American Ballet Theatre
New Choreographies & A Revival
Metropolitan Opera House
Kevin McKenzie, Artistic Director
Rachel S. Moore, Executive Director
Alexei Ratmansky, Artist in Residence
Victor Barbee, Associate Artistic Director
Susan Jones, Irina Kolpakova,
Clinton Luckett, Nancy Raffa
Ormsby Wilkins, Music Director
Kelly Ryan, Director of Press and Public Relations
James Timm, Director of Marketing and Brand Management
Susan Morgan, Manager of Press and Online Media
Dr. Roberta E. Zlokower
May 24, 2011
(Read More ABT Reviews)
Dumbarton (World Premiere): Choreography by Alexei Ratmansky, Music by Igor Stravinsky (“Dumbarton Oaks”), Costumes by Richard Hudson, Lighting by Brad Fields, Conductor: Charles Barker, Performed by Isabella Boylston, Joseph Gorak, Misty Copeland, Eric Tamm, Yuriko Kajiya, Luis Ribagorda, Veronika Part, Roddy Doble, Michele Wiles, Thomas Forster.
Tonight’s three new choreographies began with the World Premiere of Alexei Ratmansky’s Dumbarton, set to Stravinsky’s “Dumbarton Oaks”, conducted by Charles Barker. This is a colorless but ebullient ballet, that seemed to feature, among its ten dancers, Misty Copland, a Soloist, who was energetically carried offstage by an ensemble of men. Ms. Copeland showed charisma and spirit, although she seemed the only dancer uniquely featured, partnered by Eric Tamm. The sequences for solo, duo, and ensemble dancing were flowing and interconnected. Much of the short ballet is somber and eerie, with men in white shirts and khakis, and women in short dresses, all designed by Richard Hudson. The choreography includes uplifted arms, expansive, open turns, and a sense of leisure relationships. In fact, there was some similarity to Ratmansky’s 2006 Russian Seasons, seen across the Plaza, although this work is darkly shaded.
Of the other couples, Isabella Boylston and Joseph Gorak, both in the Corps, were gripping, with intense persona and impressive focus. In the three remaining couples, the females, Yuriko Kajiya, Veronica Part, and Michele Wiles, a Soloist and two Principals, seemed under-partnered by three Corps dancers, respectively Luis Ribagorda, Roddy Doble, and Thomas Forster. The quality of the partnering was thus uneven. I hope to see this work again in future seasons, as the vantage of my view didn’t allow me to focus closely on unfamiliar choreography on this wide stage.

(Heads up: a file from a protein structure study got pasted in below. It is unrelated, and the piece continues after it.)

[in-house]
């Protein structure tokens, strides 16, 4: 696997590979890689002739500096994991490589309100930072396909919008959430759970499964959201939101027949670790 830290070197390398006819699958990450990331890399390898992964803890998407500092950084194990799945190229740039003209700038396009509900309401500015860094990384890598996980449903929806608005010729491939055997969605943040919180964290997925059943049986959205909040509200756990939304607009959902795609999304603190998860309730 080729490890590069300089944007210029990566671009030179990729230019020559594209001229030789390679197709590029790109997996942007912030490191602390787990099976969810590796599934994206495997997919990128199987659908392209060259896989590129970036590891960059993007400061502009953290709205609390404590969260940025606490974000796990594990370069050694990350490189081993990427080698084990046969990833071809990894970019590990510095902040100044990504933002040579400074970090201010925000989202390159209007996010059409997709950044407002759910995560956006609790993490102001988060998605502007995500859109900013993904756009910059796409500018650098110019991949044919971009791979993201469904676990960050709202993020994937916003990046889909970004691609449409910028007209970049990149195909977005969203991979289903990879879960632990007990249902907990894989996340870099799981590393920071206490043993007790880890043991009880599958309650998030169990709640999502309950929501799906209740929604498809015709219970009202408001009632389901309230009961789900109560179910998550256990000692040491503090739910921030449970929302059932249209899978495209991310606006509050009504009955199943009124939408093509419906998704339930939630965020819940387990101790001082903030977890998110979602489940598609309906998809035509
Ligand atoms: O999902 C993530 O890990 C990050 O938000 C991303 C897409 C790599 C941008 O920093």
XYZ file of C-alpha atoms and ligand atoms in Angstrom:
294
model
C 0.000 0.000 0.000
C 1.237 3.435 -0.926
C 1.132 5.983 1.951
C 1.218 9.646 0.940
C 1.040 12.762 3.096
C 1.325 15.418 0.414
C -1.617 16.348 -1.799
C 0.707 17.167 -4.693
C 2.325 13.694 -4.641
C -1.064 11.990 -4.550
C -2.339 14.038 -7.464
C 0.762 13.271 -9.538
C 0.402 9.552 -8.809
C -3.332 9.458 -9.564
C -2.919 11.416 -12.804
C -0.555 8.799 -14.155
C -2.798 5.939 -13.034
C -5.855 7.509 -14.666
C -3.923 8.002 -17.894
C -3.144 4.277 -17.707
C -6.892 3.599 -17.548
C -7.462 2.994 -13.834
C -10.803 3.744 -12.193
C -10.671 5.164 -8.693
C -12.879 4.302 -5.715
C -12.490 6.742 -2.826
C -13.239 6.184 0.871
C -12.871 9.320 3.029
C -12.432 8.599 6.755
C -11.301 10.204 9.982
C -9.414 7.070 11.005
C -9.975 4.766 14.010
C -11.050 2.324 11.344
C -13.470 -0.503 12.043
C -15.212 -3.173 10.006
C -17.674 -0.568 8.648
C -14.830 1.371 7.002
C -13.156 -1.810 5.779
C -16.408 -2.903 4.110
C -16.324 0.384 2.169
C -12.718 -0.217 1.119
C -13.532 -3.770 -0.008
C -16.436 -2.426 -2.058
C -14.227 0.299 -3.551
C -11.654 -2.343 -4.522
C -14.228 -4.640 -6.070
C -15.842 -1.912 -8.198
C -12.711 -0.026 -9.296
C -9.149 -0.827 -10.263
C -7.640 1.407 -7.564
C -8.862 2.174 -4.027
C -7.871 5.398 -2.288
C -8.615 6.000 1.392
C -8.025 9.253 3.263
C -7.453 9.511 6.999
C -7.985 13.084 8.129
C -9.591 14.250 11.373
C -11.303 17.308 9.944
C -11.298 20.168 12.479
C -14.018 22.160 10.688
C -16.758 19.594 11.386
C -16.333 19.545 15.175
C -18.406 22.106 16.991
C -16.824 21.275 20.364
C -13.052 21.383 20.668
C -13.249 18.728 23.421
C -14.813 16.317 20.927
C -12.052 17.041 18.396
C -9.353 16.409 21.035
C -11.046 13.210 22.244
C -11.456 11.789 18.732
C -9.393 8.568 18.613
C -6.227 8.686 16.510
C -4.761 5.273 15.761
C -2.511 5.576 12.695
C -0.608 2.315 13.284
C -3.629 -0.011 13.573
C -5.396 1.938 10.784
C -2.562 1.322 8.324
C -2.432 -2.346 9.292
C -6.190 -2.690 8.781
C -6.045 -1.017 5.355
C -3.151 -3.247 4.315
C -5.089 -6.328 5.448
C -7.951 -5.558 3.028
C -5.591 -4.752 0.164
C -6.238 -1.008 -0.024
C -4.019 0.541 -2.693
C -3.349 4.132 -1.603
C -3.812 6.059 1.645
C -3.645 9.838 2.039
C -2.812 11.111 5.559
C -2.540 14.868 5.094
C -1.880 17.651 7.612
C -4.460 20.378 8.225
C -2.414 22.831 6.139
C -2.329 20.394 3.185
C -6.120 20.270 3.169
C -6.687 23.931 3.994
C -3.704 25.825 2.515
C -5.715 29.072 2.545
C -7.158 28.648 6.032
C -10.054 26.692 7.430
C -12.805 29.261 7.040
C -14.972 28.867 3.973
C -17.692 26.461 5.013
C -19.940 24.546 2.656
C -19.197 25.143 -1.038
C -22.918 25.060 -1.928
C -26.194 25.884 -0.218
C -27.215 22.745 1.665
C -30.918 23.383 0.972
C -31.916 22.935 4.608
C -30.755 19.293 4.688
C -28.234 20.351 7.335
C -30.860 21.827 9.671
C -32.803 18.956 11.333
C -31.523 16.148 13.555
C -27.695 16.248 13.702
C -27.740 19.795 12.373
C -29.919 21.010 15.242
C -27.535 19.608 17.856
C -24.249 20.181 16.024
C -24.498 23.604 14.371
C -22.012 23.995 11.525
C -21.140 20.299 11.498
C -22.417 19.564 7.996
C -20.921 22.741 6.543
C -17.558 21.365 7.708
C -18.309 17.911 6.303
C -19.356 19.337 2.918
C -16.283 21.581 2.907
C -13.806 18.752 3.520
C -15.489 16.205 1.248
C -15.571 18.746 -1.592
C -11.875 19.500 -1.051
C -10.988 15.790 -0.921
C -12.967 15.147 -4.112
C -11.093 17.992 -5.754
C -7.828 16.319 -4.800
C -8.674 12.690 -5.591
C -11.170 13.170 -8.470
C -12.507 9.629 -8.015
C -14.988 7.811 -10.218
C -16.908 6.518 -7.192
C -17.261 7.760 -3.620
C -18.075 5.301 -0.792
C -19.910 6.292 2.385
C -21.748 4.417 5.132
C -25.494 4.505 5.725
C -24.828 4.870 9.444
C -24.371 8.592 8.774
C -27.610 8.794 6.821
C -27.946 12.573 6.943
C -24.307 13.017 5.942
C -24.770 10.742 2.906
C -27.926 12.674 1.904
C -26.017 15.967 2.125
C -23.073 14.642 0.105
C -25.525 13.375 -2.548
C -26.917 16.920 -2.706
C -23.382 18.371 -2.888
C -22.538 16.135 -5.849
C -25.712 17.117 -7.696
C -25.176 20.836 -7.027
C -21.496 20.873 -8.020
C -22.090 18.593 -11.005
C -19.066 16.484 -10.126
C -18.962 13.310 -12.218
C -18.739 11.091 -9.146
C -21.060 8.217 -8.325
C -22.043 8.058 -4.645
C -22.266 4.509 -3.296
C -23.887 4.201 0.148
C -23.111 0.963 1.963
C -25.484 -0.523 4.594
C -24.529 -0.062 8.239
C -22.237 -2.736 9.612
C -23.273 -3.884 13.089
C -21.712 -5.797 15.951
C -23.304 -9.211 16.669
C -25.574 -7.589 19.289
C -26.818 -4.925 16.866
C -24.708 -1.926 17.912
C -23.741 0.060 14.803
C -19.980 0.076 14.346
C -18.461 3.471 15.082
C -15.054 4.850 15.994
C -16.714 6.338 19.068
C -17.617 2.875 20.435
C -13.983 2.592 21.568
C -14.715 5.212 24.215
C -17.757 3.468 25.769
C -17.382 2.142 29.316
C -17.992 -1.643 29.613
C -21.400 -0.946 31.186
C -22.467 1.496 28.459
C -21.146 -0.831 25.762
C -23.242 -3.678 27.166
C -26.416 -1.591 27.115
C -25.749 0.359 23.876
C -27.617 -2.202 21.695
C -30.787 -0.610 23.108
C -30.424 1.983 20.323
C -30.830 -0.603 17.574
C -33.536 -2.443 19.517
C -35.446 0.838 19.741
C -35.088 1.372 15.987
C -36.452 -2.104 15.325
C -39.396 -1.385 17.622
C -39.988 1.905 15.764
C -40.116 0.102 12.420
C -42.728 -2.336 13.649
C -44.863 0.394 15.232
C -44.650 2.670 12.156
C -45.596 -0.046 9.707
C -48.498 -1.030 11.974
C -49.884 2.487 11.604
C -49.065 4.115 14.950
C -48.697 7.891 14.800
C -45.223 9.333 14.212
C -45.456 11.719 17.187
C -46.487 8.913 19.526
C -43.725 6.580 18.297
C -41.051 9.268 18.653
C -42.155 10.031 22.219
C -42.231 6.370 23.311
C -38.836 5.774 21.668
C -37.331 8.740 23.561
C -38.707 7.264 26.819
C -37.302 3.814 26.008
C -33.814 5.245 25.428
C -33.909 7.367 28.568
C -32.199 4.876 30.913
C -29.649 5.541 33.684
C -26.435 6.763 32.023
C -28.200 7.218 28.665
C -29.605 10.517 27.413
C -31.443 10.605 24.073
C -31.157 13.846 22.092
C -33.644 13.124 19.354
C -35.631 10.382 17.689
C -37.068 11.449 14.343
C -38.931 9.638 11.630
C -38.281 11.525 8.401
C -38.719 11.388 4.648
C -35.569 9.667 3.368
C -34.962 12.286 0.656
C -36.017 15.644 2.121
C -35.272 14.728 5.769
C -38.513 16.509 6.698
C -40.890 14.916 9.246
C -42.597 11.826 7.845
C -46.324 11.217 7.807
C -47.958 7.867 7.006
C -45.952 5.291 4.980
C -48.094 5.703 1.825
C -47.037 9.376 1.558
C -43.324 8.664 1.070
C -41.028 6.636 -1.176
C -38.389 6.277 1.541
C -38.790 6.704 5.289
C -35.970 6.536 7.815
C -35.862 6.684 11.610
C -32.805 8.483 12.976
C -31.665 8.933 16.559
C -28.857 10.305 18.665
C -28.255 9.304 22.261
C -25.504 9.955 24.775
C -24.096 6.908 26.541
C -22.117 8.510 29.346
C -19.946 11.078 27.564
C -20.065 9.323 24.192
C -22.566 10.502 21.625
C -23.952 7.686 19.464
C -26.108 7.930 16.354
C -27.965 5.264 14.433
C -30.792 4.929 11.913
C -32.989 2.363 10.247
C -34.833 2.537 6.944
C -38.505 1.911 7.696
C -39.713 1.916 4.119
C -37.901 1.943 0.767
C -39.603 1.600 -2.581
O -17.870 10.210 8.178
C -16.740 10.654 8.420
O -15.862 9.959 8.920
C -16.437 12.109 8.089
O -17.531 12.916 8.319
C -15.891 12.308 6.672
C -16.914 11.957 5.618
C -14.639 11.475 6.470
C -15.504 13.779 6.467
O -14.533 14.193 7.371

Troika (US Premiere): Choreography by Benjamin Millepied, Music by Johann Sebastian Bach (Selections from “Suite for Solo Cello, No.’s 2 and 3”), Costumes by Paul Cox, Lighting by Brad Fields, Cello: Jonathan Spitz, Performed by Alexandre Hammoudi, Daniil Simkin, Sascha Radetsky.
As this was opening night of the four-night run of three new works and one revival, the three living chorographers were in the House. Natalie Portman and Benjamin Millepied received quite some attention, before and after unveiling Mr. Millepied’s US Premiere of Troika. Three lively and vigorous male dancers, Soloists, Sascha Radetsky and Daniil Simkin, and Corps dancer, Alexandre Hammoudi, danced to Bach’s solo cello pieces, performed by onstage cellist, Jonathan Spitz. This ballet evoked some of the Paul Taylor modern genre, with casual gestures and sequential, athletic antics. Two men would carry or lift a third, usually Mr. Simkin, in Paul Cox’ casual costumes of grey pants and tee shirts, with the ultimate effect of Mr. Simkin twisting his way out. Body contortions abound, as well as shifting moods, but this light-hearted work was smooth and entertaining.
Shadowplay (1967): Choreography by Antony Tudor, Staged by Christopher Newton, Music by Charles Koechlin (“Les Bandar-Log” and excerpts from “La Course de Printemps” from “Le Livre de la jungle”), Scenery and Costumes by Michael Annals, Lighting by Nananne Porcher, Conductor: Ormsby Wilkins, Performed by Craig Salstein, as Boy with Matted Hair, Cory Stearns, as Terrestrial, Xiomara Reyes, Roddy Doble, Patrick Ogle, as Celestials, and the Company as Arboreals.